#SomethingGood: 3 Mesquite ISD School Nurses Support of Young, Diabetic Community - NBC 5 Dallas-Fort Worth
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#SomethingGood: 3 Mesquite ISD School Nurses Support of Young, Diabetic Community

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    Mesquite ISD School Nurses Support Young, Diabetic Community

    Most, if not all of us, have had the feeling of being left out in a school setting, but what if you felt that way because of your medical diagnosis. A group of nurses in Mesquite ISD are trying to turn a stigma into a learning experience for the entire community. (Published Friday, Oct. 11, 2019)

    Most, if not all of us, have had the feeling of being left out in a school setting, but what if you felt that way because of your medical diagnosis. A group of nurses in Mesquite ISD are trying to turn a stigma into a learning experience for the entire community.

    Jenna Beard, Nadene Minyard and Lisa-Marie Rainwater are all school nurses in the Mesquite ISD. All of them have firsthand experience dealing with Type I Diabetes.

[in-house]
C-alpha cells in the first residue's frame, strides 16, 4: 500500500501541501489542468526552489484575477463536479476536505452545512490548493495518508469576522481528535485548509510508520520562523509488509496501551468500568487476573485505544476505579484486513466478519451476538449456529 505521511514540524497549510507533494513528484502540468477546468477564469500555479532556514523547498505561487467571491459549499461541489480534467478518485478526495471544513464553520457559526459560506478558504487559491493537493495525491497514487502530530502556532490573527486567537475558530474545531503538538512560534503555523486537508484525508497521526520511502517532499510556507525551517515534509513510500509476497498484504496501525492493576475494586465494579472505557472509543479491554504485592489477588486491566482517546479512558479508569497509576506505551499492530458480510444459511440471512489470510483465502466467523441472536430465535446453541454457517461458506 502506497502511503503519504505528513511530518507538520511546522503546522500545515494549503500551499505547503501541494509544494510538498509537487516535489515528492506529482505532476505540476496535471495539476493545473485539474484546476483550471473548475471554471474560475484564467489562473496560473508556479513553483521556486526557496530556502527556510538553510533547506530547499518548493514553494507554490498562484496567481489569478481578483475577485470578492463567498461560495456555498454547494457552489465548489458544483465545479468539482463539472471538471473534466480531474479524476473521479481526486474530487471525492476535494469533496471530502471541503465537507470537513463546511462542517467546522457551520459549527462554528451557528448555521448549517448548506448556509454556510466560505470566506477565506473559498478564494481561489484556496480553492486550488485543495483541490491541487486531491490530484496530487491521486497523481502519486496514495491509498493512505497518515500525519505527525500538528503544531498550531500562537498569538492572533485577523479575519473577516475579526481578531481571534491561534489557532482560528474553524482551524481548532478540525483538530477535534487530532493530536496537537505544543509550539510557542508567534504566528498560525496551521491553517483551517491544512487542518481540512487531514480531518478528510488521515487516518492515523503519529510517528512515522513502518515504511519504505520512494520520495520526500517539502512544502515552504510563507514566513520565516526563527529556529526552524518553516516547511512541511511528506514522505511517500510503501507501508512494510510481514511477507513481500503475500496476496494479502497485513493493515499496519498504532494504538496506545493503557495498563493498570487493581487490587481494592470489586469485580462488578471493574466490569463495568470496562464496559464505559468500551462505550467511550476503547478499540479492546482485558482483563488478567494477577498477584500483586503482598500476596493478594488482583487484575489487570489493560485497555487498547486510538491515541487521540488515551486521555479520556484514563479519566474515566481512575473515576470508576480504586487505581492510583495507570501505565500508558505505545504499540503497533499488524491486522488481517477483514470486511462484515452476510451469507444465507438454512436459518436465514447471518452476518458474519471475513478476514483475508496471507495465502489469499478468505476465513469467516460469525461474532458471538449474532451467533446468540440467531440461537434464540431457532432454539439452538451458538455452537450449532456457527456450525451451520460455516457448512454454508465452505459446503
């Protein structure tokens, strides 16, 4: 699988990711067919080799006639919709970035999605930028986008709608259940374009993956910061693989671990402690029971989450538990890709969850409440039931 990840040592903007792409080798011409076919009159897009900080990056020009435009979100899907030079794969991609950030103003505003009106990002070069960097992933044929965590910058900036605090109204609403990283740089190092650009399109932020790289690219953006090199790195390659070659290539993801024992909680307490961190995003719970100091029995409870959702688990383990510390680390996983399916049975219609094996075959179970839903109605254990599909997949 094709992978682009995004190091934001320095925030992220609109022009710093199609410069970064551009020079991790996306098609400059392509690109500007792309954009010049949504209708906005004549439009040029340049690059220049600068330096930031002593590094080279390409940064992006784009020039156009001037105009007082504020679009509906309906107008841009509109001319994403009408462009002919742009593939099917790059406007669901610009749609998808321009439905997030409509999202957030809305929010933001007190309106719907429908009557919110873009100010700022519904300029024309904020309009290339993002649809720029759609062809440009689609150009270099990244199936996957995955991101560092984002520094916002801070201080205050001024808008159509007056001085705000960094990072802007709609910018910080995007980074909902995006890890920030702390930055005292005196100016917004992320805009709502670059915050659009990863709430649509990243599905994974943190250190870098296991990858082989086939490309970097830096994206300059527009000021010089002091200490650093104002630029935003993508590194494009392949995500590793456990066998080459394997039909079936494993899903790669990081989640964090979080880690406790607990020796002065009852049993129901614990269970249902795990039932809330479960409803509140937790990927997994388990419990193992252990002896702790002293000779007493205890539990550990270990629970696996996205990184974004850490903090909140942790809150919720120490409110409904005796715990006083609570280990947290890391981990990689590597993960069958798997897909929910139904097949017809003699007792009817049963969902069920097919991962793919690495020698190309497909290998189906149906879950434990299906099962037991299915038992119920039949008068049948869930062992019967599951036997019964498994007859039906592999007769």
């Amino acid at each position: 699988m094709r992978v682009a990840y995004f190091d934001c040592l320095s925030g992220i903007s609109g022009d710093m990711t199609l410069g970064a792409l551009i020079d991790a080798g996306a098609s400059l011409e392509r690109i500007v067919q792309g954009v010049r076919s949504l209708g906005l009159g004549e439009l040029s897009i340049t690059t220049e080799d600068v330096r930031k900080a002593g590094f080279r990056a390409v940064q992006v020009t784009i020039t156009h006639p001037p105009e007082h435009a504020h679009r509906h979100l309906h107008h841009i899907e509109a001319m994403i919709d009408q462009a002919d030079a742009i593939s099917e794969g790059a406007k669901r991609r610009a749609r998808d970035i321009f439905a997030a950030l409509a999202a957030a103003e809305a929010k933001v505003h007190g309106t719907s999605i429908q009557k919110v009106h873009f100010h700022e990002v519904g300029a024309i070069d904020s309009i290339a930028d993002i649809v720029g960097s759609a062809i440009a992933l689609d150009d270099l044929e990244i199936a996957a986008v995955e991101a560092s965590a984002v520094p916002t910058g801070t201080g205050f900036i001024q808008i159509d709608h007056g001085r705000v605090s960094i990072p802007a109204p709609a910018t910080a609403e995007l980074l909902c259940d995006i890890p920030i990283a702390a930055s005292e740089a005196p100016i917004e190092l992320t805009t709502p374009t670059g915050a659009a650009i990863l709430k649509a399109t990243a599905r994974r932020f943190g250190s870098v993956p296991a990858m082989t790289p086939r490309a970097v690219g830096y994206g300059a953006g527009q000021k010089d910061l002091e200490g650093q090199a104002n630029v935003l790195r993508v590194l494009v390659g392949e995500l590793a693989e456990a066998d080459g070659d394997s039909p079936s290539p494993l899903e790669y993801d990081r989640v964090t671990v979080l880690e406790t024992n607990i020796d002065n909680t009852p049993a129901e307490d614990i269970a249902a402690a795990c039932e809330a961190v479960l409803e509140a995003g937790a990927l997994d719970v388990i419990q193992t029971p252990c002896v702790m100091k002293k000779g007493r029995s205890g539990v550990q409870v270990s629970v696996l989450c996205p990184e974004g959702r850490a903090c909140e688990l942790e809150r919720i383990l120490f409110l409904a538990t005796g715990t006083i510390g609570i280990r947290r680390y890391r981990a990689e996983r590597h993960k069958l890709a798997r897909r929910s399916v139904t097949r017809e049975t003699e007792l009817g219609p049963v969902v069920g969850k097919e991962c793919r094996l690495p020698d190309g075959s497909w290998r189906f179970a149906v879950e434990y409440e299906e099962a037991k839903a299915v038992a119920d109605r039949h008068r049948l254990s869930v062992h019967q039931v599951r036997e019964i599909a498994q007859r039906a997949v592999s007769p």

Even during our interview, Beard had to take a break to tend to hers.

    "My blood sugar is dropping while we’re talking about this, so I have to eat or drink something that has a little bit of carbs in it," Beard said.

    She is the school nurse at Mackey Elementary in Mesquite. Her Type I Diabetes diagnosis came after she got pregnant.

    "We’re all in this together," Beard said. "Whether I’ve had it for five years and you may have had it for five days."

    This the reason the three women work with the group "Sweet Talk" started by Nurse Minyard.

    Her mission, along with the other two nurses, is to help people understand being diagnosed as a Type-I Diabetic has nothing to do with lifestyle or unhealthy eating, but rather is an autoimmune disease that can be triggered by a variety of things. It started at one school, spread to others and is now a group for the entire community.

    "I want our students and community members to live long and healthy lives. I want them to be comfortable with their differences," Minyard said.

    Sweet Talk is a safe place for students and their families in the Diabetic community.

    "Our hope is that it turns into a very fulfilling experience in that it’s going to affect their health in a very positive way," Rainwater said.

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